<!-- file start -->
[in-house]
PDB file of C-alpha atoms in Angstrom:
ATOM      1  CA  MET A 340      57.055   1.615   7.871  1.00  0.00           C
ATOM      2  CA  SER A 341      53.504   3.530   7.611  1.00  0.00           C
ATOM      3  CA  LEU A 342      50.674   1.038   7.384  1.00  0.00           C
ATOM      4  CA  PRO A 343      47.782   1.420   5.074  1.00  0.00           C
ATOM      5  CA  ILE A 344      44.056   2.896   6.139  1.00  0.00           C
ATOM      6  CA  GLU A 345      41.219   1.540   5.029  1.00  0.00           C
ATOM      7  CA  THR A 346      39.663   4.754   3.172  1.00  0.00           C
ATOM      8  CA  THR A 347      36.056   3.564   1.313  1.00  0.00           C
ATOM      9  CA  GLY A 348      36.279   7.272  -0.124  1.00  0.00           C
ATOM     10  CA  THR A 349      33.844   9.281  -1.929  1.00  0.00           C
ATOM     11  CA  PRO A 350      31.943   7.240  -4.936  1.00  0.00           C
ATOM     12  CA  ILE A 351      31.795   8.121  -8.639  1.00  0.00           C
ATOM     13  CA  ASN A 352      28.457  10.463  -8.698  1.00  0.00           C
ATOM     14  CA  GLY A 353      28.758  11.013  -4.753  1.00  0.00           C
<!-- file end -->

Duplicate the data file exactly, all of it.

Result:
[in-house]
PDB file of C-alpha atoms in Angstrom:
ATOM      1  CA  MET A 340      57.055   1.615   7.871  1.00  0.00           C
ATOM      2  CA  SER A 341      53.504   3.530   7.611  1.00  0.00           C
ATOM      3  CA  LEU A 342      50.674   1.038   7.384  1.00  0.00           C
ATOM      4  CA  PRO A 343      47.782   1.420   5.074  1.00  0.00           C
ATOM      5  CA  ILE A 344      44.056   2.896   6.139  1.00  0.00           C
ATOM      6  CA  GLU A 345      41.219   1.540   5.029  1.00  0.00           C
ATOM      7  CA  THR A 346      39.663   4.754   3.172  1.00  0.00           C
ATOM      8  CA  THR A 347      36.056   3.564   1.313  1.00  0.00           C
ATOM      9  CA  GLY A 348      36.279   7.272  -0.124  1.00  0.00           C
ATOM     10  CA  THR A 349      33.844   9.281  -1.929  1.00  0.00           C
ATOM     11  CA  PRO A 350      31.943   7.240  -4.936  1.00  0.00           C
ATOM     12  CA  ILE A 351      31.795   8.121  -8.639  1.00  0.00           C
ATOM     13  CA  ASN A 352      28.457  10.463  -8.698  1.00  0.00           C
ATOM     14  CA  GLY A 353      28.758  11.013  -4.753  1.00  0.00           C